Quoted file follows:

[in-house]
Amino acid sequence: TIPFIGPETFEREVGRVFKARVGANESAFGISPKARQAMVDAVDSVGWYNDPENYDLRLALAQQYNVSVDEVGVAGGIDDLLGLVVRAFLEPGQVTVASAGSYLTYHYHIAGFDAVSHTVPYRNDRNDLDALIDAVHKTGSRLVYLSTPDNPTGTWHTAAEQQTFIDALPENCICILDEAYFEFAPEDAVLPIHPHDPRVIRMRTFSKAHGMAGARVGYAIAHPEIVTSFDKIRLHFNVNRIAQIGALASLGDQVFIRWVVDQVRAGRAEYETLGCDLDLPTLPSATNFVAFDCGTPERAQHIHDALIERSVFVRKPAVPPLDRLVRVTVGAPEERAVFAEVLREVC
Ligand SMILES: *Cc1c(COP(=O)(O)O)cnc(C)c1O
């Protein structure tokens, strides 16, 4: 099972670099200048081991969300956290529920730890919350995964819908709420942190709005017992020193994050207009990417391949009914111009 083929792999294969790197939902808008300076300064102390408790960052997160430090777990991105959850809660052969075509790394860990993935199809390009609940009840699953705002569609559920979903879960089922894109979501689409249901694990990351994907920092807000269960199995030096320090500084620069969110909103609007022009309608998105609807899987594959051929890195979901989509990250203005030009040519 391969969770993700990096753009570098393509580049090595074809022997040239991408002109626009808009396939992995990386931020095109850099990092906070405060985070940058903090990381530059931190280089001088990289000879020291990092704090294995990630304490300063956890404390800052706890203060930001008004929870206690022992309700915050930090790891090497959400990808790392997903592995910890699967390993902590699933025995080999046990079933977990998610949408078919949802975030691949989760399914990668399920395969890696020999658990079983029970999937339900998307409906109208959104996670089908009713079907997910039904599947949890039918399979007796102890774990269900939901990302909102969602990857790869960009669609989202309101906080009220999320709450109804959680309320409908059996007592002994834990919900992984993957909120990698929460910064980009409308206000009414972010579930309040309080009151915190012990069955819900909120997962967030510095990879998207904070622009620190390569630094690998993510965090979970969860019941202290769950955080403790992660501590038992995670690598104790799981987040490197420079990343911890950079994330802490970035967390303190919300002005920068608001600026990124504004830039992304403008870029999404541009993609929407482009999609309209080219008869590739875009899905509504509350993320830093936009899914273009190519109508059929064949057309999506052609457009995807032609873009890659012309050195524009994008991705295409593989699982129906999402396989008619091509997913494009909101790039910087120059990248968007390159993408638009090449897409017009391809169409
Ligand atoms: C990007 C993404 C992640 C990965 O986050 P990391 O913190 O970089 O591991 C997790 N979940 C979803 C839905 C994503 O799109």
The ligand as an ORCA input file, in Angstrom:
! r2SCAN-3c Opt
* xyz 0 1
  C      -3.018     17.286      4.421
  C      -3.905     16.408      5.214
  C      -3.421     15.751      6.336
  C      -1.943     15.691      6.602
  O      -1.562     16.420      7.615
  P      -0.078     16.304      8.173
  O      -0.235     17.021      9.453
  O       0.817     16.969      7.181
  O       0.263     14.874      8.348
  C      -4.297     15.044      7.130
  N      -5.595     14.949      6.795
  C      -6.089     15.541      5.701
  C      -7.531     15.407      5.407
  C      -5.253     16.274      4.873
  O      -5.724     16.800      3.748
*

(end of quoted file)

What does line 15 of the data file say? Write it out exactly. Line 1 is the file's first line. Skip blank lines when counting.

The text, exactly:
  O      -0.235     17.021      9.453